Hobbies can’t make one happy, alone. Or maybe they can. I don’t know. I haven’t really made new friends as such. Just maintained the old ones, and probably realized their worth. However, I may have become familiar with people who were strangers a few months ago, to an extent where their presence has become a refreshing part of my mundane routine.

I sometimes wonder what happiness really means. When you’re plunged in the depth of your worst nightmares  and when the world is an epitome of melancholy, happiness becomes an eclipsed entity, an idea that becomes so obscure that its existence is almost as good as gone. That’s when one scrounges for it in every nook and corner, and probably assumes it lies concealed in rings of cigarette smoke or submerged in a bottle of liquor. Or maybe it could be stolen from someone and be unleashed through pure sadism and malice.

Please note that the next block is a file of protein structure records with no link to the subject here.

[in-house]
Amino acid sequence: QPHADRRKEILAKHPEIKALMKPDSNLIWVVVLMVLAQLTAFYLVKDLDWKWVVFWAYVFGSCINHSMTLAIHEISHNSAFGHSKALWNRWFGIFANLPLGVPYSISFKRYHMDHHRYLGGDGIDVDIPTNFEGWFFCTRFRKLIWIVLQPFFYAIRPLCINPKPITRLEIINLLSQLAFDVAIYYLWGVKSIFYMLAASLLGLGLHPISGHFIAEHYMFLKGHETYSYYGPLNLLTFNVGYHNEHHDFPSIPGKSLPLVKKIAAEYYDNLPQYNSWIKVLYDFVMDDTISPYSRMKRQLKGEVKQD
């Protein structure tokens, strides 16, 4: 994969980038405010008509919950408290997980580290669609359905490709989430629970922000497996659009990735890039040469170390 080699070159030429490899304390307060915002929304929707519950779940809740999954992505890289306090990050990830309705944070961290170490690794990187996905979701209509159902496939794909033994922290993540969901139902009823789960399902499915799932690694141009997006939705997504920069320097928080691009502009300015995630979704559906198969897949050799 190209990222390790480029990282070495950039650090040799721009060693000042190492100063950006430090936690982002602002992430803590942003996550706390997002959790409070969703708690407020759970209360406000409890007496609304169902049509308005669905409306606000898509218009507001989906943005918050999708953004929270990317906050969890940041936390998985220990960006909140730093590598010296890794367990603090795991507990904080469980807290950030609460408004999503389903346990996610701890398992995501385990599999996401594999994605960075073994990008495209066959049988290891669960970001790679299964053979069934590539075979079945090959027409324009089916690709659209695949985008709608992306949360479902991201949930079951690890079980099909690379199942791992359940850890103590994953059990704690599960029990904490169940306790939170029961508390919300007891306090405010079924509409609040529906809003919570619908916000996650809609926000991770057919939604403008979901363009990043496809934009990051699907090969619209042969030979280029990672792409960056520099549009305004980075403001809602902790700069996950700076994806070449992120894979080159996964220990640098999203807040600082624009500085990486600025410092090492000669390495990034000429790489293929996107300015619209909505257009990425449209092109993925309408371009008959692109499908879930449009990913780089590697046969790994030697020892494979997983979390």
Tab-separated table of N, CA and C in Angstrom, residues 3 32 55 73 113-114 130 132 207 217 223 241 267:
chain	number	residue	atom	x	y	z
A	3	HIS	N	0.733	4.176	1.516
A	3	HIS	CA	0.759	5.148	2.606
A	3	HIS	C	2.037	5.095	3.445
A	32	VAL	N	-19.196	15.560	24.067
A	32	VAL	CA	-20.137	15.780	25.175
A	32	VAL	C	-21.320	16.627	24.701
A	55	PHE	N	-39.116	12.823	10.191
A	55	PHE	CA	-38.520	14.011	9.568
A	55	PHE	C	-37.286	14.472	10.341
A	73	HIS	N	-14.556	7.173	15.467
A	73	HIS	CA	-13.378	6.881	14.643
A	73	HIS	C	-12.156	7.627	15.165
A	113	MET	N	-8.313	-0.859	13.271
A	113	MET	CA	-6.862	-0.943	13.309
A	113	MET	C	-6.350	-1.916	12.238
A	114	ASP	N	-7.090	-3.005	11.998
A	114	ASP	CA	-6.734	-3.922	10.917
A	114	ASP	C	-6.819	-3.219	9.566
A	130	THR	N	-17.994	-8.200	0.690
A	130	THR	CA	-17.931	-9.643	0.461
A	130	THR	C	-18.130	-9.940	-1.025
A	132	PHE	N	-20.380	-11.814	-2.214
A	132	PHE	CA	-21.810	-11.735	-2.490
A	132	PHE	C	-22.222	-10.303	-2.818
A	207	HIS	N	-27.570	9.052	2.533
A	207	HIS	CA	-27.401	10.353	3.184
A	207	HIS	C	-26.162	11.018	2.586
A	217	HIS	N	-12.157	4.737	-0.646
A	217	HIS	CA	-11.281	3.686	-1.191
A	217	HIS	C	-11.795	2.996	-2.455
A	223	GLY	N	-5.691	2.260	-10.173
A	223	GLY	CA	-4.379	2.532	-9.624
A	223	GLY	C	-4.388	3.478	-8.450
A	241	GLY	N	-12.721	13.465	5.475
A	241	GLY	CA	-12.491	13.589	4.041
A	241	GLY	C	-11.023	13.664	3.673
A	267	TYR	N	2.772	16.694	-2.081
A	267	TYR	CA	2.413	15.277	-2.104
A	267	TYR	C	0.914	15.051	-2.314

But at least you feel happy at the end of your pursuit.

 What about the time when you step out of a never ending dark tunnel and step into sunlight? The rays could be from a warm summer’s sun or probably from that of a cold winter, but, it’s sunlight all the same. It makes your path visible. It’s a far cry from despair, and its bound to fill your heart with zeal. That’s the sort of happiness which is well deserved. The kind of happiness that makes you want to gulp it, breathe it, and fill your lungs with.